For example, the cleaners would say, ‘oh my phone doesn’t have battery la.’ Then we say, buy a power bank. ‘Oh my motorcycle is broken’. Then we say, go la to the garage. They cannot make those kind of decisions, even the smallest ones they’d have trouble with.

We went to PPR (Projek Perumahan Rakyat, low-cost flats) to ask people there if they want to be a MaidEasy cleaner. You’d be surprised by the things they cannot do. I’ve met one cleaner that didn’t know how to go beyond 5km radius of where she lives. And the second cleaner - someone who doesn’t know how to use a smartphone. The third cleaner didn’t know how to use Waze or GPS.

Complex decisions are too much for them, so you make it easy for them. MaidEasy helps simplify their decision making process.

I’ve noticed that Malaysians lack respect to people like cleaners. Just because they are cleaners, you would treat them like ‘sampah’ (trash). I have had cases where my cleaners were verbally abused, just because they missed a spot. They were called useless, trash, and all sorts of names.

I’ve had cleaners coming back to me crying because she got 1-star rating from the customer, from using our app Maideasy, where we match cleaning service providers with those looking to have their house professionally cleaned. The next day she terus demam (got sick) !

I’ve had customers calling me up and saying, ‘You tau tak i ni siapa? I ni Datin tau!’ (Do you know who I am? I’m a Datin!). Another customer said, ‘the cleaner and myself live in two different worlds, we just don’t have the same values.’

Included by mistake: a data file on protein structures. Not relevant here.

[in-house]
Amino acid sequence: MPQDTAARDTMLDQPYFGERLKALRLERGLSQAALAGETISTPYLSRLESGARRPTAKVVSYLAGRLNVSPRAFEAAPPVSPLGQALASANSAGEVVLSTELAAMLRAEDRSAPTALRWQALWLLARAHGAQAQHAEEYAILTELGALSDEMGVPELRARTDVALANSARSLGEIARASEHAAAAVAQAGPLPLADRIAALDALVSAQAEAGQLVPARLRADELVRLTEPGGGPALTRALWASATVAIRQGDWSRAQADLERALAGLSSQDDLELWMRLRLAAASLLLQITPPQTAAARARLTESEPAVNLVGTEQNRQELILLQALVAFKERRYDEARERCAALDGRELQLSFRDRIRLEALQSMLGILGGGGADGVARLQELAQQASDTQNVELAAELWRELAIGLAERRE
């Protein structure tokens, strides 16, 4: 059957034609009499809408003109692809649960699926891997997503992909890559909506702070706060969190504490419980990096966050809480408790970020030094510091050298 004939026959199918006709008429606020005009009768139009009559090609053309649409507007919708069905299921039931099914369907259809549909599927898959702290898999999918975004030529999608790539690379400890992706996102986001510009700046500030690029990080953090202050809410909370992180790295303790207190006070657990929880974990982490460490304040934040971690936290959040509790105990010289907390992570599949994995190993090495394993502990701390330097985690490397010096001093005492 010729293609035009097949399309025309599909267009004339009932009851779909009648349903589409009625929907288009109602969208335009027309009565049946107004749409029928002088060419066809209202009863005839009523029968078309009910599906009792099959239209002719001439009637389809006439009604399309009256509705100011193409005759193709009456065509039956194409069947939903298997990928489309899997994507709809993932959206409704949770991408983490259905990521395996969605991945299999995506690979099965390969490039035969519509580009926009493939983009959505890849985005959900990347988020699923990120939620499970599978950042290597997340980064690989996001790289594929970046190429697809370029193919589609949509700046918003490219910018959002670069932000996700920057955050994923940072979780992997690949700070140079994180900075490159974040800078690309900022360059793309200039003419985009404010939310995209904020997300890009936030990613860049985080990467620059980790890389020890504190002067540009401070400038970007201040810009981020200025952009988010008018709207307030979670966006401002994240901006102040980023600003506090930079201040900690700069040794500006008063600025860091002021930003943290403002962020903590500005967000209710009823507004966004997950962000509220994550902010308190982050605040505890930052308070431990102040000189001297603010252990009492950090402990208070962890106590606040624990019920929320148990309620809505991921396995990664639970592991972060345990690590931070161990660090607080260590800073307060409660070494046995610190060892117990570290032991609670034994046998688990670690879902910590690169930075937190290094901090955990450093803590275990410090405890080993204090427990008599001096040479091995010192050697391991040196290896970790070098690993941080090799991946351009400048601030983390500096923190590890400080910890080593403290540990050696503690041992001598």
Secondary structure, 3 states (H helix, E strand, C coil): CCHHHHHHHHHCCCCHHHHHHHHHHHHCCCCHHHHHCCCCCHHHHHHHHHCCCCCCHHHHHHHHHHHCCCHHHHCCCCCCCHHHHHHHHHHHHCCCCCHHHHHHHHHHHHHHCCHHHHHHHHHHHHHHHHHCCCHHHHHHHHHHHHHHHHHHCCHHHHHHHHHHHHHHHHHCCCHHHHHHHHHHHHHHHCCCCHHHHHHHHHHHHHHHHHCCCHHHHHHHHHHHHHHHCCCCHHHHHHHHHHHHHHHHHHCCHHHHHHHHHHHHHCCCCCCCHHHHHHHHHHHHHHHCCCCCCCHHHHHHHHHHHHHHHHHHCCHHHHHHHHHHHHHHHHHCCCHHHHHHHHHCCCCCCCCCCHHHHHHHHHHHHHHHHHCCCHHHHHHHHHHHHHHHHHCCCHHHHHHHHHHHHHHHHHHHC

We shouldn’t say those things. Most of the time, the cleaners are just doing their best, and they want to earn an honest income.

When we are training the cleaners in how to do housekeeping, we also try to teach them to look at life differently, to not let a dirty job define you. Don’t feel like you are less important than an office executive just because you are a cleaner.

Our cleaners really need the money that they get from MaidEasy. Some of them have been with us from the beginning, so that’s three years. We can see how they use the money for rent, send their kids to school, and things like that. They share with us how this job have given them some stability in their life, it does make me happy.

It makes me feel like I have made a difference in their life. More than just making money. Business is just business, but when I feel like I’ve done something to change someone’s life, and bring a positive impact to the community, it feels really good.

I joined the e@Stanford programme under the Malaysian Global Innovation and Creativity Centre (MaGIC), and we visited the United States and Silicon Valley. It was very eye-opening. Everything in America, especially in the Silicon Valley, is in the billions. They think big, everyone there wants to change the world.

In Malaysia, it is happening too, but on a smaller scale. That doesn’t mean you are less capable than them, it just means you are solving problems closer to your vicinity.

With age, I have come to the mindset that it does not matter how big or small is the things that you do. As long as you are happy doing what you do, and it pays the bills, anything more than that it is a bonus. It's what’s true, to you".

Humans of Kuala Lumpur is partnering with Malaysian Global Innovation and Creativity Centre (MaGIC) in featuring inspiring and impact-driven entrepreneurs, problem solvers and startups in their mission to solve Malaysia’s problems! #HumansofMaGIC

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Amalina Davis

Amalina Davis

Malaysian by birth, English-Australian + Malay by heritage, and world citizen by heart. I’m a full-time corporate girl & social advocate, who still manages to fit in cultural-immersive traveling in her hectic life.